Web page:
Ex-soldier from Hornchurch calls on public to remember his fallen comrades
- Credit: Archant
An Afghanistan veteran hopes people will spare a thought for his brothers in arms this Remembrance Day.
With the 100th anniversary of the Somme, and indeed other important commemorations on the horizon, people often forget that it is also a day to remember those who have fallen in recent years.
Sean Laidlaw, 28, of Hornchurch, served two tours as a bomb disposal searcher in Afghanistan, after quitting his job at an estate agent, and witnessed the brutal reality of war.
“I joined up when I was 20, I was working in London at the time and the army was always something I wanted to do. It was around the time of the credit crunch,” he said.
“I went out there [Afghanistan] and we were the guys out in front finding the bombs and making them safe.
You may also want to watch:
“I was 23 on my first tour. I think the main thing going through your head is ‘don’t mess this up’.
“There were quite a few [deaths]. We had an American attachment and a guy was blown up and killed in 2011.”
- 1 Romford mum's success setting up children's clothing business amid pandemic
- 2 Plans submitted for Rainham Lidl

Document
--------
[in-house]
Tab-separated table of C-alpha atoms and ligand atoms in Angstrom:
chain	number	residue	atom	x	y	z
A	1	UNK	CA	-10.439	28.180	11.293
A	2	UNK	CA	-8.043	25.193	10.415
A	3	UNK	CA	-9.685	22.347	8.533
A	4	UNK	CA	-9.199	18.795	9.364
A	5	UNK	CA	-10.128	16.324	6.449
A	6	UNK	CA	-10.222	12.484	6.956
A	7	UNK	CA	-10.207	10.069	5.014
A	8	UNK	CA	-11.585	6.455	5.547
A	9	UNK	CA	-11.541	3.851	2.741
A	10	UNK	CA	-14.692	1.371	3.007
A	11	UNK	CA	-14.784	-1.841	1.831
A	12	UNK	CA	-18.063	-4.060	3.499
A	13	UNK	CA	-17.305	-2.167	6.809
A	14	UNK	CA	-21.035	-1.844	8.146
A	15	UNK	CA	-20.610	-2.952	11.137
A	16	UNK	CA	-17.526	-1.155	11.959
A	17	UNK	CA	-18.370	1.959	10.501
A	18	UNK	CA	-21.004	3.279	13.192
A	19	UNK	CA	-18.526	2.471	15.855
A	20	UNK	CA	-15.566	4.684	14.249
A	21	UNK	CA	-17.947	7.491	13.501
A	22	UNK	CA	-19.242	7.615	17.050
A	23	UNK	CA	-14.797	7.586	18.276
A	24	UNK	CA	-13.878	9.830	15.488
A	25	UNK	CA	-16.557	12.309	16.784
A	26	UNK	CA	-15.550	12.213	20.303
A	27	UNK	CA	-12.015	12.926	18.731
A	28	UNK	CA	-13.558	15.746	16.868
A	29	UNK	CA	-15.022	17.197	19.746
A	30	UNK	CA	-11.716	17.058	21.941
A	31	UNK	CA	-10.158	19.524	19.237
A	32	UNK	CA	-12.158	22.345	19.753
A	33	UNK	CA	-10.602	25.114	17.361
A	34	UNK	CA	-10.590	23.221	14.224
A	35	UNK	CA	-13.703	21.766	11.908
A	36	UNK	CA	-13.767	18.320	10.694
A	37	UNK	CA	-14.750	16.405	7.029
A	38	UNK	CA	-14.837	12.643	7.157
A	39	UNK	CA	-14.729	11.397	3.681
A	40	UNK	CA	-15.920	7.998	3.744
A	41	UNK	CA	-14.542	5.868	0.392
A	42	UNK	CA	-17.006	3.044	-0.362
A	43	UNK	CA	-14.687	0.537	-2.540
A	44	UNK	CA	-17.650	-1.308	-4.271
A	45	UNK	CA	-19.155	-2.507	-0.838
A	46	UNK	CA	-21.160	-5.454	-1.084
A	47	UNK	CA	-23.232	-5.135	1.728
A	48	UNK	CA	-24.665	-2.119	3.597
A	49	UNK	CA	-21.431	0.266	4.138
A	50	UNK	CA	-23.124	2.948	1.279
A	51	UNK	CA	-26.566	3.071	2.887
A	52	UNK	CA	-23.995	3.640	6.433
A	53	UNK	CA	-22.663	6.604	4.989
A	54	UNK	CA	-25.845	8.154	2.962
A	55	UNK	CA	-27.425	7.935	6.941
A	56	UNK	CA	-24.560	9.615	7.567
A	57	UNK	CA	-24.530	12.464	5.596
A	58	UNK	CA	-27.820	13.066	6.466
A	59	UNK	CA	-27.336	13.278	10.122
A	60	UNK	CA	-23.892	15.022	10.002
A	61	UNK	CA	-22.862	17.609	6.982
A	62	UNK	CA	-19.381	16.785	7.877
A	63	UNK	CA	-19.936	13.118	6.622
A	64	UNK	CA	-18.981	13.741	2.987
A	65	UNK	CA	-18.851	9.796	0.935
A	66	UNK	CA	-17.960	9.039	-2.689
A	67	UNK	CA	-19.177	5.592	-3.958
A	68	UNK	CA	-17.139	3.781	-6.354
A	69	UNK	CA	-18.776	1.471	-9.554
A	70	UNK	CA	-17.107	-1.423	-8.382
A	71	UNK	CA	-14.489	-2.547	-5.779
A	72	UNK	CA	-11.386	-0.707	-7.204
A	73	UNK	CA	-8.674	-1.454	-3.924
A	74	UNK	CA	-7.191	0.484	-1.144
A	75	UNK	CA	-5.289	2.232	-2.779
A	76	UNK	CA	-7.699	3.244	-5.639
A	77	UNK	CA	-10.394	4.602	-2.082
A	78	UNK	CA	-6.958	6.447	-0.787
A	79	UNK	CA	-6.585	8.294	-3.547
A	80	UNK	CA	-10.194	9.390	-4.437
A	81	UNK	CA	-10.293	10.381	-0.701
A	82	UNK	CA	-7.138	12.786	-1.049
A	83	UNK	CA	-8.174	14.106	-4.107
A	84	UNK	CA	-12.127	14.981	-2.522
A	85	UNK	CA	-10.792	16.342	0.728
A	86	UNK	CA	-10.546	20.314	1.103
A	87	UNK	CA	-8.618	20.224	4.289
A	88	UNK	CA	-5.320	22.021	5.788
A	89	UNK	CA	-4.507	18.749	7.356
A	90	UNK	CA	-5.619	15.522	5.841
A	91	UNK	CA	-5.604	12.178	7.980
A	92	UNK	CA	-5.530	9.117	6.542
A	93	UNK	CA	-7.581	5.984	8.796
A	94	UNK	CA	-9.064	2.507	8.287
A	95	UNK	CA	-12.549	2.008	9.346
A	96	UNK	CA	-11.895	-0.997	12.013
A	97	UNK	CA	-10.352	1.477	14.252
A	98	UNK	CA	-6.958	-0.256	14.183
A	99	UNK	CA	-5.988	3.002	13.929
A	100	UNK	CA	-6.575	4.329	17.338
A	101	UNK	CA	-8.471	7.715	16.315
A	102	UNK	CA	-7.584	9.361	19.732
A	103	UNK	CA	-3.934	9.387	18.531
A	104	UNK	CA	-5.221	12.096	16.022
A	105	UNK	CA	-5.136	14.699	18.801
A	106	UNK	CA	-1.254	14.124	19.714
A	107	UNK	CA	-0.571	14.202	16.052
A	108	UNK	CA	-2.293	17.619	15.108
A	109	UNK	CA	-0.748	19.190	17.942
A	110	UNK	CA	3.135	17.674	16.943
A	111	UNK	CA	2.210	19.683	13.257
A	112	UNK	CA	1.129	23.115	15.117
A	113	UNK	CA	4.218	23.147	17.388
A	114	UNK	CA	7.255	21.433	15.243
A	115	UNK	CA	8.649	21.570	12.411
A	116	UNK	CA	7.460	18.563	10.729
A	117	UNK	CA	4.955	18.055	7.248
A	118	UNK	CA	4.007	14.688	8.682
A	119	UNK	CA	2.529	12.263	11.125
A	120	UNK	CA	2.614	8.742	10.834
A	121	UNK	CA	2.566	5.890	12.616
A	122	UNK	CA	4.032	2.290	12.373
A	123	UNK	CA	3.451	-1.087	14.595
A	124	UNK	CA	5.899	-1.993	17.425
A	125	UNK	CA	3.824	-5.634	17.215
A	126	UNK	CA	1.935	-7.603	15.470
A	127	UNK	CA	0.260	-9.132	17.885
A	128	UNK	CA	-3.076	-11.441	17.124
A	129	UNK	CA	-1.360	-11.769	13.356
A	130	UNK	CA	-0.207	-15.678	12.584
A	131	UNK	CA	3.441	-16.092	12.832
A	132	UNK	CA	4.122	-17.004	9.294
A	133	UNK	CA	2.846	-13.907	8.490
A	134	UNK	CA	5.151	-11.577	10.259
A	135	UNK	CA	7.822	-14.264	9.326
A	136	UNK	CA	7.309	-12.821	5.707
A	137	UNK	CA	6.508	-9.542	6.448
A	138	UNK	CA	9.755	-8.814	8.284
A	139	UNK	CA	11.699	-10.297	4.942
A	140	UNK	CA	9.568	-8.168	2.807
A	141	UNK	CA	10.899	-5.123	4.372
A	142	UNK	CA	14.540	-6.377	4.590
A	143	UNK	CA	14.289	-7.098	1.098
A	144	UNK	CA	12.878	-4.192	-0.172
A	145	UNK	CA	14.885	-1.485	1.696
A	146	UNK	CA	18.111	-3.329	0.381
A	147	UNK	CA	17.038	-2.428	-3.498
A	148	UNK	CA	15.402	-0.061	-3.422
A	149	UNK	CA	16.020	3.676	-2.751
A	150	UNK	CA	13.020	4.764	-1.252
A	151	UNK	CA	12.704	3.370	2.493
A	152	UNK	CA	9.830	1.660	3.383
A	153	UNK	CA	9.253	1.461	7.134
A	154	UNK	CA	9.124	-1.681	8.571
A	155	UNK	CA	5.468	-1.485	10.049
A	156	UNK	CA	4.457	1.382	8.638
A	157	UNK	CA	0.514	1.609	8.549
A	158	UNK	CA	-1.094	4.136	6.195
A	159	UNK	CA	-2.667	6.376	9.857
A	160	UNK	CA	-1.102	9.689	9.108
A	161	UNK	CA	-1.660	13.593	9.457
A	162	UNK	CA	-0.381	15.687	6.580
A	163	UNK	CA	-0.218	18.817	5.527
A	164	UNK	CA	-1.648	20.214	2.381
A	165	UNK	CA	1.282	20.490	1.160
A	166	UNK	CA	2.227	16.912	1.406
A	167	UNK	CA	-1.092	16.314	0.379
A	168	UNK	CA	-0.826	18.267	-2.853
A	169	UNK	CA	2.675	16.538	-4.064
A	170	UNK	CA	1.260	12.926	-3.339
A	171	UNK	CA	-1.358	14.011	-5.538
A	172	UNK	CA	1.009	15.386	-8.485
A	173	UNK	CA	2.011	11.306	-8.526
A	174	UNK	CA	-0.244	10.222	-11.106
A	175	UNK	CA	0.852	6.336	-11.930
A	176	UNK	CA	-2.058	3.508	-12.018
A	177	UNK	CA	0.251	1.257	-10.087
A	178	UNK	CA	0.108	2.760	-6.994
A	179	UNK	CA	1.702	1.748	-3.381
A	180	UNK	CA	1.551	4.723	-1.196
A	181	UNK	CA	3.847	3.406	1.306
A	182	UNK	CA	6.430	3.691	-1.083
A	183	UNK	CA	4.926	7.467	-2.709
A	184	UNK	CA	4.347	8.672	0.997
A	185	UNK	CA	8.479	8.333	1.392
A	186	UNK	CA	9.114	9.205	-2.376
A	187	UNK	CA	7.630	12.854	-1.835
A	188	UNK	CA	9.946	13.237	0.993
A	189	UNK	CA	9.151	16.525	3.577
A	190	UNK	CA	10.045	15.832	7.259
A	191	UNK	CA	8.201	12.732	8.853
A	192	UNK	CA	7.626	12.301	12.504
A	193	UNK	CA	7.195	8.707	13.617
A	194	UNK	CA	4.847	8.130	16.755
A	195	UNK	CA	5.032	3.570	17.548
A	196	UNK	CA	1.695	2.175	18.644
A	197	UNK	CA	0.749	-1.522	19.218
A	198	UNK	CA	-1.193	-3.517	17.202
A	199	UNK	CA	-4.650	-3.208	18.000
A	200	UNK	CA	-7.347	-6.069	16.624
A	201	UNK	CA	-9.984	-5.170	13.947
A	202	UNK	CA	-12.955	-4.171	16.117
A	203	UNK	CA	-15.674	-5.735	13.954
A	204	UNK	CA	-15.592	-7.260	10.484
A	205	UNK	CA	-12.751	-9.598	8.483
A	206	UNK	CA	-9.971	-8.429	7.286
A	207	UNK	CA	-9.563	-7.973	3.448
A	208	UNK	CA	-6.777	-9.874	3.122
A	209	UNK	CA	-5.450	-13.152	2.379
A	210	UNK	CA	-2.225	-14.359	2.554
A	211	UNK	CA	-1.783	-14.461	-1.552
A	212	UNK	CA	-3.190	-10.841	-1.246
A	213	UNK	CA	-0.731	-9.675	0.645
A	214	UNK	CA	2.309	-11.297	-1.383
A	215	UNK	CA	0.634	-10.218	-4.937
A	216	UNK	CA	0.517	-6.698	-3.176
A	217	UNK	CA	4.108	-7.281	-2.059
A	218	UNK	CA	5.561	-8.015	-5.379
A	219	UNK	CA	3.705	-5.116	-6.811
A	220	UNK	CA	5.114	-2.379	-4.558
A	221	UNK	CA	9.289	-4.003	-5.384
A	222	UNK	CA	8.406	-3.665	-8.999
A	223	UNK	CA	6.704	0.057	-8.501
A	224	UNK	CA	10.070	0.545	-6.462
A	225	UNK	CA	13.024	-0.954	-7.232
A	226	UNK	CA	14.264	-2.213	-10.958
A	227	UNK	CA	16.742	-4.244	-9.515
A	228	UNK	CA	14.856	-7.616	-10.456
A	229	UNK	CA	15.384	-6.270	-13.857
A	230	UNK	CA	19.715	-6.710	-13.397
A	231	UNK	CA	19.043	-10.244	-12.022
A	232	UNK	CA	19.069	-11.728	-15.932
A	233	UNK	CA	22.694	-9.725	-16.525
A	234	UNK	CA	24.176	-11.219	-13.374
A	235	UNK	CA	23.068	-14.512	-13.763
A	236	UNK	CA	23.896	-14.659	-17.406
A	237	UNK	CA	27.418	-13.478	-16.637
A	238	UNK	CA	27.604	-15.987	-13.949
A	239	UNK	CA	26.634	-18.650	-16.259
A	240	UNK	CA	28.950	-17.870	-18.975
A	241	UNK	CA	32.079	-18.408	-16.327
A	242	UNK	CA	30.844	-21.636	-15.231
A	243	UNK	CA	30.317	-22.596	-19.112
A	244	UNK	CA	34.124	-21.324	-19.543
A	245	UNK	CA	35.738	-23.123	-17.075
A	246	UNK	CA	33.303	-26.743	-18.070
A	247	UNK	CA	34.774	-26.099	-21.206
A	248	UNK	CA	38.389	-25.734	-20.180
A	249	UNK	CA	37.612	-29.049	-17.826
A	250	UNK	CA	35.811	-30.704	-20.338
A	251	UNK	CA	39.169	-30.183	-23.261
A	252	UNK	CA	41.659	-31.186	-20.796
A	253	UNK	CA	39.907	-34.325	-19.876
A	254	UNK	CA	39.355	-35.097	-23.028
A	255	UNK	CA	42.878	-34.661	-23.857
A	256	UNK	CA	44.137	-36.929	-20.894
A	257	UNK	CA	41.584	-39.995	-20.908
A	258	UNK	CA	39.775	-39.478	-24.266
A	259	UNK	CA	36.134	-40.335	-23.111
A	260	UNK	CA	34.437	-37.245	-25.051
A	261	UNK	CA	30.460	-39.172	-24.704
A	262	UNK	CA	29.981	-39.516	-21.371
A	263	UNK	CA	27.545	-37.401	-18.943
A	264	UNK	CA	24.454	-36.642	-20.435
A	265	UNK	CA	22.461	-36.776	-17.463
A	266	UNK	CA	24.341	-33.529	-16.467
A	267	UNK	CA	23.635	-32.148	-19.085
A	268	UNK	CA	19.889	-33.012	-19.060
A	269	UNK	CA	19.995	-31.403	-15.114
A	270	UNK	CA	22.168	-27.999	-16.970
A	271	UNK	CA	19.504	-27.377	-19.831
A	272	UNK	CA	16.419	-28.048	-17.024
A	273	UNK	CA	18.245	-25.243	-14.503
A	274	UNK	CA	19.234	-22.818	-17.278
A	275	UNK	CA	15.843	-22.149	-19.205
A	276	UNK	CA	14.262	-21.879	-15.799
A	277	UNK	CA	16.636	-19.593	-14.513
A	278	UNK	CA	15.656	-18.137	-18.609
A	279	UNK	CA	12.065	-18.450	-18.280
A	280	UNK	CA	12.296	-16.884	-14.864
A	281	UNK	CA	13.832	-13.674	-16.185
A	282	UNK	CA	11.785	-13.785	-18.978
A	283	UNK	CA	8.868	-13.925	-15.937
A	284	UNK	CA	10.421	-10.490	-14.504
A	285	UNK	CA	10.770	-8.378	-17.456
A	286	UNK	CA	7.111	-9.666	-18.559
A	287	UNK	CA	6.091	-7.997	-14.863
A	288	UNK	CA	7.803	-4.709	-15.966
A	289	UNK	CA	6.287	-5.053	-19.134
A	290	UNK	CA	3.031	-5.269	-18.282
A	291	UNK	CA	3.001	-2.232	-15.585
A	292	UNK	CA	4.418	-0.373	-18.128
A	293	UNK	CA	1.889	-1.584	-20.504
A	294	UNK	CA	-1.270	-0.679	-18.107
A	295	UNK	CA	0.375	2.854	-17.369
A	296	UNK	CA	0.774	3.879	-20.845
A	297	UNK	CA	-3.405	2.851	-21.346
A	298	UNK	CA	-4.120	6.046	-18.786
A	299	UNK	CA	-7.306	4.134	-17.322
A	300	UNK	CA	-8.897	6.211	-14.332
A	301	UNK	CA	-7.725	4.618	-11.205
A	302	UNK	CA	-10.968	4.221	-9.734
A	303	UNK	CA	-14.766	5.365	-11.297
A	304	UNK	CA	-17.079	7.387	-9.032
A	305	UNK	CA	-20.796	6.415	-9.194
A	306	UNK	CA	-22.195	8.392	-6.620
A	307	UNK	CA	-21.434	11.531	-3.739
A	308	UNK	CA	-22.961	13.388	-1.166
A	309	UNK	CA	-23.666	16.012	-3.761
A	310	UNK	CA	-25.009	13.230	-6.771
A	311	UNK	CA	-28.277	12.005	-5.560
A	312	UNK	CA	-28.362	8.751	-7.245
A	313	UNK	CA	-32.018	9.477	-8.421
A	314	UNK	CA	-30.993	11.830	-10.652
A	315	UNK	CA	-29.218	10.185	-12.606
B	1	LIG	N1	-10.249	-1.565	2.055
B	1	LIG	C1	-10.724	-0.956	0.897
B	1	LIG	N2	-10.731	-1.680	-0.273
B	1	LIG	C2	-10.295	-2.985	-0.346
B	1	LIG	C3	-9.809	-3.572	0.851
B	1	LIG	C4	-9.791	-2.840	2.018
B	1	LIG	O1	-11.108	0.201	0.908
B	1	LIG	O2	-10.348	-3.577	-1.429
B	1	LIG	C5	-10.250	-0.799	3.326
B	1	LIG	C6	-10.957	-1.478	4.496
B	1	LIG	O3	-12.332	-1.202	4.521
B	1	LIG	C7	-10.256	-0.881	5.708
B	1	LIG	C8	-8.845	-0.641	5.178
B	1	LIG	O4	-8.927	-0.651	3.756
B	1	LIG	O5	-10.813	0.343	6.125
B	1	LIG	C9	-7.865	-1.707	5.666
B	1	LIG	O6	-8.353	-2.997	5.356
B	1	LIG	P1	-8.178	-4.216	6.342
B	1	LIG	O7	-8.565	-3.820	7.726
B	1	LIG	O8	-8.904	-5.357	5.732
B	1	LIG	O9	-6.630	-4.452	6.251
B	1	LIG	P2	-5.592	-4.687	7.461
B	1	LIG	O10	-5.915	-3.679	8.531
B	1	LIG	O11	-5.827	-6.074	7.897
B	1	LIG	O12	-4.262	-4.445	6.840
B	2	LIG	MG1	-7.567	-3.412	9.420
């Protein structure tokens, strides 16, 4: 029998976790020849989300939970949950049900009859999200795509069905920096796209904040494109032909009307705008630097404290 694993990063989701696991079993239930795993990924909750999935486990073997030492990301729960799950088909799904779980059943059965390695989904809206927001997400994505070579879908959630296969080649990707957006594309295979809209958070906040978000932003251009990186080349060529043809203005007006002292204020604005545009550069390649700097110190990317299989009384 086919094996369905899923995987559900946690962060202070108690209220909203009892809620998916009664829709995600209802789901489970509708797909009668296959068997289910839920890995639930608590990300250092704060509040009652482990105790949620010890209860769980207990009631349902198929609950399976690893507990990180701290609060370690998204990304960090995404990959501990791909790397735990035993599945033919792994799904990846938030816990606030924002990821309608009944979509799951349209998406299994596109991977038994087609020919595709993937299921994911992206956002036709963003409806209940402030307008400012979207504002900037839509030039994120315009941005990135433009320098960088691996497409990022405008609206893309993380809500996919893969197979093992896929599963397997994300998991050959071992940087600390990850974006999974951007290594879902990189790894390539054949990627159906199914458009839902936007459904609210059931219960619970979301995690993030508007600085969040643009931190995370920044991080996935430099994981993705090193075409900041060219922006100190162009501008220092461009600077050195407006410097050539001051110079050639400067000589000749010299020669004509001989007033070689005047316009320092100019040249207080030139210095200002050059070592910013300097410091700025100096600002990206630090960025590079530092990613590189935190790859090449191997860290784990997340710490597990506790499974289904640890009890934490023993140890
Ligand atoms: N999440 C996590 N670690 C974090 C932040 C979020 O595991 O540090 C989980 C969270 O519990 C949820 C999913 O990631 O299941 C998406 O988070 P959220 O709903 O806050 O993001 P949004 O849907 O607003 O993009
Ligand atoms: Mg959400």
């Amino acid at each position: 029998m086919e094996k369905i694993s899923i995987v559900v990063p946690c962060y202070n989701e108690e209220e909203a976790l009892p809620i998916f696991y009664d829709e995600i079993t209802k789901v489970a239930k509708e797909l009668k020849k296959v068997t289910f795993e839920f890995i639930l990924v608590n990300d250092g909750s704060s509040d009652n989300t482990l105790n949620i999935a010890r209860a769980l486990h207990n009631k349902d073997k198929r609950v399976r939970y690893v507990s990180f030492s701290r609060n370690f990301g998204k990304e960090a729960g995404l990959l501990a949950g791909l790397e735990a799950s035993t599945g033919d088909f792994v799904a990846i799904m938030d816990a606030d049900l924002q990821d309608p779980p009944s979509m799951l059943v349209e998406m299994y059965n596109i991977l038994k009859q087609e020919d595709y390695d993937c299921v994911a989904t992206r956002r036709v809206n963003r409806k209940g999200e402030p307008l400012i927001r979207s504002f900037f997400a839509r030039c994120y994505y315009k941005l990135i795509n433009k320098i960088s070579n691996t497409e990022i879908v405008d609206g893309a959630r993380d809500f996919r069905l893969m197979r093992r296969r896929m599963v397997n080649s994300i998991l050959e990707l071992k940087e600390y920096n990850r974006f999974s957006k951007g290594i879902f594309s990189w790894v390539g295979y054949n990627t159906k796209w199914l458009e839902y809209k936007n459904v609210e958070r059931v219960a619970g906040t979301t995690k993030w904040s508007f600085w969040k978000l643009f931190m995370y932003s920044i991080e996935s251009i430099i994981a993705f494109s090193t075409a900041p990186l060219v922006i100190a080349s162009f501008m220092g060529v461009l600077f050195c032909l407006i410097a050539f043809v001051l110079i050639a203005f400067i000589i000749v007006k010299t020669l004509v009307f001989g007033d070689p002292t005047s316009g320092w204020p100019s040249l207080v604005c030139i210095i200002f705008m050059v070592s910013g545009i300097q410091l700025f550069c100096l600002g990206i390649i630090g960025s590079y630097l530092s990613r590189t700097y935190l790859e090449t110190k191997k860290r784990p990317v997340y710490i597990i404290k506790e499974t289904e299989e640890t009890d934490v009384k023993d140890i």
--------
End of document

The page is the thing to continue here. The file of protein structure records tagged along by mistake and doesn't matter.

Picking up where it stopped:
- 3 Four weeks' free parking for Havering shoppers as high streets reopen
- 4 Consultation begins on plans for multi-million pound health centre
- 5 Pictures: Remembering Prince Philip's visits to east London
- 6 Fundraiser launched for £1,500 to buy Elm Park defibrillator
- 7 Officers donate Easter eggs to hospitals
- 8 New Harrow Lodge Leisure Centre set to open
- 9 Havering pays tribute to Prince Philip, Duke of Edinburgh
- 10 Rainham school 'taking effective action' to improve after inadequate rating
Since returning to Havering, Sean has found work as a fitness coach for Beyond Limits, Thurrock, and says it is a far cry from the hazardous routines of the army.
“At 12 I’d be disposing a bomb and then at one o’clock I’d be playing Xbox with my mate,” he said.
“You get used to the all or nothing nature of it – there is no in between.
For Sean, Remembrance Day has always had a significance for him and his family, but even more so now after his time with the army.
“My dad always made a big deal of Remembrance Day. We’d always go to a parade if we could, it gave us a sense of national pride.
“It definitely did change the way I look at the day itself. It’s a day where the whole country is thinking about the same thing.
“It is about the boys and girls who wear the uniform, it’s about marking the sacrifices of those who didn’t come home.”